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Greenland Arctic Fashions
Of course the
weather dictated what we wore. For office work and living indoors we wore
our comfortable winter uniforms made of wool, or equal weight civilian pants
and long sleeve shirts. The always present parka with hood, plus gloves,
was sufficient for trips between buildings. High top shoes, with a gripping
sole, was the normal foot ware.
During the summer months - both of them ;-) - the temperature was
a tolerable 45 to 55 F degrees (7 to 13 C). The parka was a little too hot
if one walked very far in it. Thick shirts, sweaters and/or jackets were
When we went out in the below freezing temperatures
our wool uniform was covered with padded coveralls. On our feet we wore boots
we called mukluks.
They were about 5 sizes too big so we could wear up to 6 pairs of wool socks.
Mukluks were made of canvas and had rubber soles with a thick inner felt lining.
I liked them for the dog sled rides, but they were not made for walking
The Greenlander men on the trail usually wore knee-length trousers
made from polar bear skin. The fur is water proof and buoyant, should the
hunter fall into the water.They were very lucky to have even one pair of
these trousers because polar bears were very scarce and hard to find and
kill. Many had parkas made of seal and fox skin. Under these skins they wore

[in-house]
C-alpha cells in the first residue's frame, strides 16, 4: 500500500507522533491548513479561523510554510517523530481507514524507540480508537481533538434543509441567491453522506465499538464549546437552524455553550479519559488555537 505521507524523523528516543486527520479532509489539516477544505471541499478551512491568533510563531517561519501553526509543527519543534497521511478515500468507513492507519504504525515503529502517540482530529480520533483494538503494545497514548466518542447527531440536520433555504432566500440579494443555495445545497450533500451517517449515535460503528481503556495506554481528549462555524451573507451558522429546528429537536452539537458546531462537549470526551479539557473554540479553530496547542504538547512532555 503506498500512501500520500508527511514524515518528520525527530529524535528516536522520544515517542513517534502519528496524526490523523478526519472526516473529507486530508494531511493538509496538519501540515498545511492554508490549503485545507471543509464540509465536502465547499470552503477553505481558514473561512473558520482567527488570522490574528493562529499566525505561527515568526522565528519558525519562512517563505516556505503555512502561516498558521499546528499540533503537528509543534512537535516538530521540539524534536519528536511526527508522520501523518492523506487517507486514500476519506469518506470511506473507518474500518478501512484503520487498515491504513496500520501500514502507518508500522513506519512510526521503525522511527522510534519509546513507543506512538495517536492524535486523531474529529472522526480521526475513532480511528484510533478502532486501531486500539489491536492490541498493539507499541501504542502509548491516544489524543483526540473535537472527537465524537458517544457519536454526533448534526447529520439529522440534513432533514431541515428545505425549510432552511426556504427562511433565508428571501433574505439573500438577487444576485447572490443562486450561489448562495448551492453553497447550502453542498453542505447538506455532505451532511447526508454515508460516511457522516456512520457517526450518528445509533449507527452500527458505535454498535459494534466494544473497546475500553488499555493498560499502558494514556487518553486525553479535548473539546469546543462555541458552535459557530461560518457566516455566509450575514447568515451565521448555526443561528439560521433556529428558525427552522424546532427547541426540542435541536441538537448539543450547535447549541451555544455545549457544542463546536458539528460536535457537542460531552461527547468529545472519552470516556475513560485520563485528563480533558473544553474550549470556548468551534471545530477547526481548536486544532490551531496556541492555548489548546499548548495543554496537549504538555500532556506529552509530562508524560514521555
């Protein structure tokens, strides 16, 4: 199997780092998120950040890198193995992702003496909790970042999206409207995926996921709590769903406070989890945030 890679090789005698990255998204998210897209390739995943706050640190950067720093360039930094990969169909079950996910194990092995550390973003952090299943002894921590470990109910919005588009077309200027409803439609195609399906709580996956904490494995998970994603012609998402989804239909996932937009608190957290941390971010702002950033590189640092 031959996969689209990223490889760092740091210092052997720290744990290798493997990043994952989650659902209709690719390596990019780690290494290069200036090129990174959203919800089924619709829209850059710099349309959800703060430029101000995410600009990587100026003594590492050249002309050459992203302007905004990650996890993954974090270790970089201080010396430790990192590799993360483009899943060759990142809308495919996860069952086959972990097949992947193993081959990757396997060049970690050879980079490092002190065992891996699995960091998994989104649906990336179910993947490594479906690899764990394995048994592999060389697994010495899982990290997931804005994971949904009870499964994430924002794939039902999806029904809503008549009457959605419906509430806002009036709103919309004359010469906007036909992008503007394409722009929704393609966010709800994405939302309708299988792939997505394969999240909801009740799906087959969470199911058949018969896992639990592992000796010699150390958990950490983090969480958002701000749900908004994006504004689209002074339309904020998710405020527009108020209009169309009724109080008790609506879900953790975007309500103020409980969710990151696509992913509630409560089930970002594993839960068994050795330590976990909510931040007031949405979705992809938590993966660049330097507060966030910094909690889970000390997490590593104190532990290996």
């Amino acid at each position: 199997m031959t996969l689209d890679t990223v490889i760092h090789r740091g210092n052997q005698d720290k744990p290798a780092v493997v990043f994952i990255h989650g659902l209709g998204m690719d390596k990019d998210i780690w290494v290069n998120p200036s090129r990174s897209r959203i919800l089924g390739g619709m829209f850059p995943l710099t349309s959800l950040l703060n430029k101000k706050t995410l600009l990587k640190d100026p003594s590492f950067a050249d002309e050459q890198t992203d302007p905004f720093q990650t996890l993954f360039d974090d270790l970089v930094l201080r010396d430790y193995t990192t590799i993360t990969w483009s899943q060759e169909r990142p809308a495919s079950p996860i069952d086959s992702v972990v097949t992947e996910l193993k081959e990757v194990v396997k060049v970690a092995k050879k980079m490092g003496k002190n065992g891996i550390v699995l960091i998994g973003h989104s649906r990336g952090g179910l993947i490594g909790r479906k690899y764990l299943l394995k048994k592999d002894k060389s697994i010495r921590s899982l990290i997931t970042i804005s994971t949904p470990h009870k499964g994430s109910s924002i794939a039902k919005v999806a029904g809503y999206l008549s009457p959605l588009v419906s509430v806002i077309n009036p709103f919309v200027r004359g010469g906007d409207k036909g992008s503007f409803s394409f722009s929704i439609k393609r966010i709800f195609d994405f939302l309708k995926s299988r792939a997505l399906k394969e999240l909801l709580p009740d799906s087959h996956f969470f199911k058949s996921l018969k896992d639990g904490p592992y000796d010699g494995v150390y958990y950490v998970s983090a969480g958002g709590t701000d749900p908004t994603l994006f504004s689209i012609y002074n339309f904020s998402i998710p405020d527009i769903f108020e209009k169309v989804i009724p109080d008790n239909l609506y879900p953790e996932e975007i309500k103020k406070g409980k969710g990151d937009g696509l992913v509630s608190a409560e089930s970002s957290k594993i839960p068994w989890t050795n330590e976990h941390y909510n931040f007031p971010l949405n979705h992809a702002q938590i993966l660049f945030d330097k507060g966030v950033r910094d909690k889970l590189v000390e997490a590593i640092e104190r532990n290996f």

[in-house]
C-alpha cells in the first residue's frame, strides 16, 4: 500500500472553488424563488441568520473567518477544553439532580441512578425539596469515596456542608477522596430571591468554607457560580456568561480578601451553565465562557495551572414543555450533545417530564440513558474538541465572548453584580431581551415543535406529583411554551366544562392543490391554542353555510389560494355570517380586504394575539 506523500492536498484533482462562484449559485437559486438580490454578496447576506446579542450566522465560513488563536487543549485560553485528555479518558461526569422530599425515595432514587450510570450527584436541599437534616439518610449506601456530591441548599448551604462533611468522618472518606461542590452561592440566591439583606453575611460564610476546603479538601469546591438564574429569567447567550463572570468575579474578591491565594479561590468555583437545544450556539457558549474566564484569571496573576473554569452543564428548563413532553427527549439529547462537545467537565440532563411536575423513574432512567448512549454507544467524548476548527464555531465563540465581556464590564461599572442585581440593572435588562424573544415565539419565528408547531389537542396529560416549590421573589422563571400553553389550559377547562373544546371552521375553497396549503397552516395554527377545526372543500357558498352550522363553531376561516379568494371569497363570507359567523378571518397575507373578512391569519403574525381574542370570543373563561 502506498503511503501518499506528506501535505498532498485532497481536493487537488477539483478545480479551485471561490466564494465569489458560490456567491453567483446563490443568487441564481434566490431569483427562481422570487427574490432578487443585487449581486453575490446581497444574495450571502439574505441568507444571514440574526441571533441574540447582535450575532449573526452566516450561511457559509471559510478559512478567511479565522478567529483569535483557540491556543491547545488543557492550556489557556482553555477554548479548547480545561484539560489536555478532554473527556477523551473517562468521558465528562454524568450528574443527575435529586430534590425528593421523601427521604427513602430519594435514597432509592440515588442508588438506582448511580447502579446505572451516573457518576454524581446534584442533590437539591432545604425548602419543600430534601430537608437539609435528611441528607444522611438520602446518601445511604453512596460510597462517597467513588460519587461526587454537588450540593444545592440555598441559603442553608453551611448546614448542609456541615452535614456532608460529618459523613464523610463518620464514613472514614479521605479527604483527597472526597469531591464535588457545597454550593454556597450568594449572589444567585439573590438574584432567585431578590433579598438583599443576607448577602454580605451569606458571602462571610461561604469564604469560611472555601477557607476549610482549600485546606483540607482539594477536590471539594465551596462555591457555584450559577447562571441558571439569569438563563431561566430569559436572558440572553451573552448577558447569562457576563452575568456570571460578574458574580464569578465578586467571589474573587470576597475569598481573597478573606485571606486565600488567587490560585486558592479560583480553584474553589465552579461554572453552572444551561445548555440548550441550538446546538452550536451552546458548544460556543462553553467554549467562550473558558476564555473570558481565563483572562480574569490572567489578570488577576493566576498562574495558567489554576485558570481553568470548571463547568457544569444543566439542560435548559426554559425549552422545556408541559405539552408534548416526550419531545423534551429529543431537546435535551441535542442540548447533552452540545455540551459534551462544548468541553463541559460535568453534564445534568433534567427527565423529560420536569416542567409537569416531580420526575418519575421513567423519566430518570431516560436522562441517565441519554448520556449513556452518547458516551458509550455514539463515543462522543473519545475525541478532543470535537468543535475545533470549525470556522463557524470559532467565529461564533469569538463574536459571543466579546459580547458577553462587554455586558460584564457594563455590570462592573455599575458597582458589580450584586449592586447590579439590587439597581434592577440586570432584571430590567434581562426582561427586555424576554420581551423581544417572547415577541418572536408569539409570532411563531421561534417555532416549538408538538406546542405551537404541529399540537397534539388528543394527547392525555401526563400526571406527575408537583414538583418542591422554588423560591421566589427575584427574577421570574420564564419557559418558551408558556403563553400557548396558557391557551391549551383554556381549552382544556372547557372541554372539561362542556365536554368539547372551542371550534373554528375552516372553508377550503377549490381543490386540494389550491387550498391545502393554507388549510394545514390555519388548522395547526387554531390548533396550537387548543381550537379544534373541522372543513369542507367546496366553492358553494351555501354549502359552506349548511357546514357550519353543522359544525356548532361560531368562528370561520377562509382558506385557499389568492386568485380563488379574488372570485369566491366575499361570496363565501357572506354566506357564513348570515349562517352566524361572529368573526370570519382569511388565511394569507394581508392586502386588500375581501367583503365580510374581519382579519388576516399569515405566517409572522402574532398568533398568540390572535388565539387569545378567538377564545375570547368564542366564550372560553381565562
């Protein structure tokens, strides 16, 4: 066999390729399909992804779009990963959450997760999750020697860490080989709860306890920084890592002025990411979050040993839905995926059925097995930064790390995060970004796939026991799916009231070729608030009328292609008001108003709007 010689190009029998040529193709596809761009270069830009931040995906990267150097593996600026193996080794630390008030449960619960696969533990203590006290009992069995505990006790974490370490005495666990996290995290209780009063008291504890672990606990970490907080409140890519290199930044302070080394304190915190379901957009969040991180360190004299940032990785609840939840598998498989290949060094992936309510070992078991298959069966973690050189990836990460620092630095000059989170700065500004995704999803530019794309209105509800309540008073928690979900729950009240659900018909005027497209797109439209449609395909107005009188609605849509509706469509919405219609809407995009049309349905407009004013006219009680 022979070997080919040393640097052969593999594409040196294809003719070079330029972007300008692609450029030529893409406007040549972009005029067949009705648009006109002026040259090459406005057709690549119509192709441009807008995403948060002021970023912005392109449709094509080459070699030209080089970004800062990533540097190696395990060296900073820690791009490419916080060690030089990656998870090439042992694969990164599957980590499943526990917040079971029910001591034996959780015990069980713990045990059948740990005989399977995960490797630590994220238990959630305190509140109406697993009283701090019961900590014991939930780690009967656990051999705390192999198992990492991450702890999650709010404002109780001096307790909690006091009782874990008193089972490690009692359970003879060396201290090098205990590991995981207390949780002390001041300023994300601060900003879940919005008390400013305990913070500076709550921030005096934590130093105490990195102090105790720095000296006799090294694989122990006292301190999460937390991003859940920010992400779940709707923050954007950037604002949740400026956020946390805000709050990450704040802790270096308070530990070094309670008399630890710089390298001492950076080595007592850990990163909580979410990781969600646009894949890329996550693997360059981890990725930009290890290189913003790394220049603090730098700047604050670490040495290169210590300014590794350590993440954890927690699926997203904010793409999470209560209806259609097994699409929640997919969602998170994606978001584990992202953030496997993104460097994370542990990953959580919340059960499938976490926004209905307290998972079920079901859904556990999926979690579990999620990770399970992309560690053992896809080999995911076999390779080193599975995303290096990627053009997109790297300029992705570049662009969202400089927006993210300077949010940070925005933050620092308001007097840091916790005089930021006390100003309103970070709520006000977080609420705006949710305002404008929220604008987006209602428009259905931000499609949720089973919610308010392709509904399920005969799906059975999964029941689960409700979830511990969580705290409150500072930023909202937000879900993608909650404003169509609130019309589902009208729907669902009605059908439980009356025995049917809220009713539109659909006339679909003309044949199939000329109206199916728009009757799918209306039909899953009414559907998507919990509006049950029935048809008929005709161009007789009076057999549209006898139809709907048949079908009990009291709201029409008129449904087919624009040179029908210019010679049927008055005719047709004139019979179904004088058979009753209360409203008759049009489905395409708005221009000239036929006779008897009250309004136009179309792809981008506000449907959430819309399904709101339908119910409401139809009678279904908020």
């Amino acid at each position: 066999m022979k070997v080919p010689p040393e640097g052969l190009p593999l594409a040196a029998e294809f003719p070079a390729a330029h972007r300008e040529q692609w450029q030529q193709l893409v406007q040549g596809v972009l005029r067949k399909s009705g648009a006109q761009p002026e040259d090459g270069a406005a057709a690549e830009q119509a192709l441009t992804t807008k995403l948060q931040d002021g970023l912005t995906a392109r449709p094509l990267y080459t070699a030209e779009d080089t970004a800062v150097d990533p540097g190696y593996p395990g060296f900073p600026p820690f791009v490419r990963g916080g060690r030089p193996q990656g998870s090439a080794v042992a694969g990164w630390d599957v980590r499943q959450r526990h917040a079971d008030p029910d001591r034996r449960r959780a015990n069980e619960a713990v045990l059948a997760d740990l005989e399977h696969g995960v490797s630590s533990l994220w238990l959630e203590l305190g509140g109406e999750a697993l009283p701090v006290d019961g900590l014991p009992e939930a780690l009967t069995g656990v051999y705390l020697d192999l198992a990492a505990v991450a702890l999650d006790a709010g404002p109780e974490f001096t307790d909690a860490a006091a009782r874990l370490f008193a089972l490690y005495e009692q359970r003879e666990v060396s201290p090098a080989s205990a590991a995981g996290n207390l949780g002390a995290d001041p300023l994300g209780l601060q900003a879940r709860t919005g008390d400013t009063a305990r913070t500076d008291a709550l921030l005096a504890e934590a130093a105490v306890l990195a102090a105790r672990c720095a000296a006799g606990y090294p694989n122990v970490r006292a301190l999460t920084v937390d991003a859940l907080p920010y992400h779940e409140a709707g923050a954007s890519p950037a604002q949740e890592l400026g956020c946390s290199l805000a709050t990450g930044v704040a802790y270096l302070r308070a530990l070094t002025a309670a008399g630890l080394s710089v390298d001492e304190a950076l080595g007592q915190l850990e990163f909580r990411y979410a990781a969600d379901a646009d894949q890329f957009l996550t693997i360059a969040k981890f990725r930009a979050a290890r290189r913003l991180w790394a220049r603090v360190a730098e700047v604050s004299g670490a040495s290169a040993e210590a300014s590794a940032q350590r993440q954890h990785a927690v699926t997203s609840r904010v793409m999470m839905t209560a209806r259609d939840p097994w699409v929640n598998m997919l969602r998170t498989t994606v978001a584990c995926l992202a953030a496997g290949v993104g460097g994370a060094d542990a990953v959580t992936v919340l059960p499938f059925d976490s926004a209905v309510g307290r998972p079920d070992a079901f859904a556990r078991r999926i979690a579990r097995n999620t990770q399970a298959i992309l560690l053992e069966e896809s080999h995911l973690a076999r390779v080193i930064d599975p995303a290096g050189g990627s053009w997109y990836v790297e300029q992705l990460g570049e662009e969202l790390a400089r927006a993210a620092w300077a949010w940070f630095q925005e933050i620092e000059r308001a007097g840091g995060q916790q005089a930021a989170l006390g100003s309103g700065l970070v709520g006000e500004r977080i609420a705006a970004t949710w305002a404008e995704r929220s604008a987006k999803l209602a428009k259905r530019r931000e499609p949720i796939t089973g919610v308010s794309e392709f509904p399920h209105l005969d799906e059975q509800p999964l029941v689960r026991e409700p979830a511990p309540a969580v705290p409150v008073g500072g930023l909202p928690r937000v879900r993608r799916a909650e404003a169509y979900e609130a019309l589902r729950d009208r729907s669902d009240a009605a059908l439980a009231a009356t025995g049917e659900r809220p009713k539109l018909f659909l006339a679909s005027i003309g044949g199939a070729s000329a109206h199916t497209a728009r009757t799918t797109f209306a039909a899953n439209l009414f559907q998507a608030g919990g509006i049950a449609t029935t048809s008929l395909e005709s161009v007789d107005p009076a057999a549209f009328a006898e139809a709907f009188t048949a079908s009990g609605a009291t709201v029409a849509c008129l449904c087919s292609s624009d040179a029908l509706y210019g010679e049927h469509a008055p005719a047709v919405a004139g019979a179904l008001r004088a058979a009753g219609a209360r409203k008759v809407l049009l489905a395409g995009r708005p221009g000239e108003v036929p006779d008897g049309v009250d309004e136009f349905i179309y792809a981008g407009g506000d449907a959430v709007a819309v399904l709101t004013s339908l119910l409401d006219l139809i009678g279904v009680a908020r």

imported cloth parkas, coats, and knit sweaters, usually from Denmark. The
men wore knee high boots made out of seal skin with the fur on the inside
that they called kamik.
Many of the women wore hip-high seal skin boots,
with the fur on the inside and trimmed in white rabbit or fox fur. For a
more dressy look the skin is bleached white and trimmed with polar bear
The outfit this mother is wearing is made of
This is traditional Greenlandic ceremonial dress worn by Lone Thryse now
living in the Qaanaaq area (1998) with her husband Jan. With her in this
picture is a Greenlandic friend.
This young boy was like any other boy his age anywhere in the world.
He enjoyed playing with me and liked me taking his picture wearing a G.I.
cap. He was wearing wool clothing, man-size skin boots and no gloves.
Every time we went off base we took all of our survival
gear with us in the truck. Here is the full dress outfit. I never had to
wear the face mask but wore the other stuff many times.
The worst thing that happened to me in the
cold was when I once looked down and my moist lip touched the cold metal
zipper on my parka. My lip froze to the zipper for a few seconds until the
zipper warmed up! I lost a little skin. Also my camera froze up a few times
when it was out from under my parka too long.
Once one of the officers was
standing outside with some new arrivals and telling them how dangerous the
cold was. As he talked he had his parka hood down. He ended up with frost
bitten ears! One of the visitors there was a reporter from the London Times
who told the story in his column with typical British humor about how the
American officer bravely demonstrated the dangers for them.
||The Inuits were authorized to shop in the base store, as part of the agreement to establish the base. This proud father bought a tie for his son at the base store.
is something to ponder. Is it anymore unusual for an Inuit to wear that piece
of cloth (called a tie) around his neck than it is for us to wear it around
© 2007 Larry Rodrigues. All rights reserved.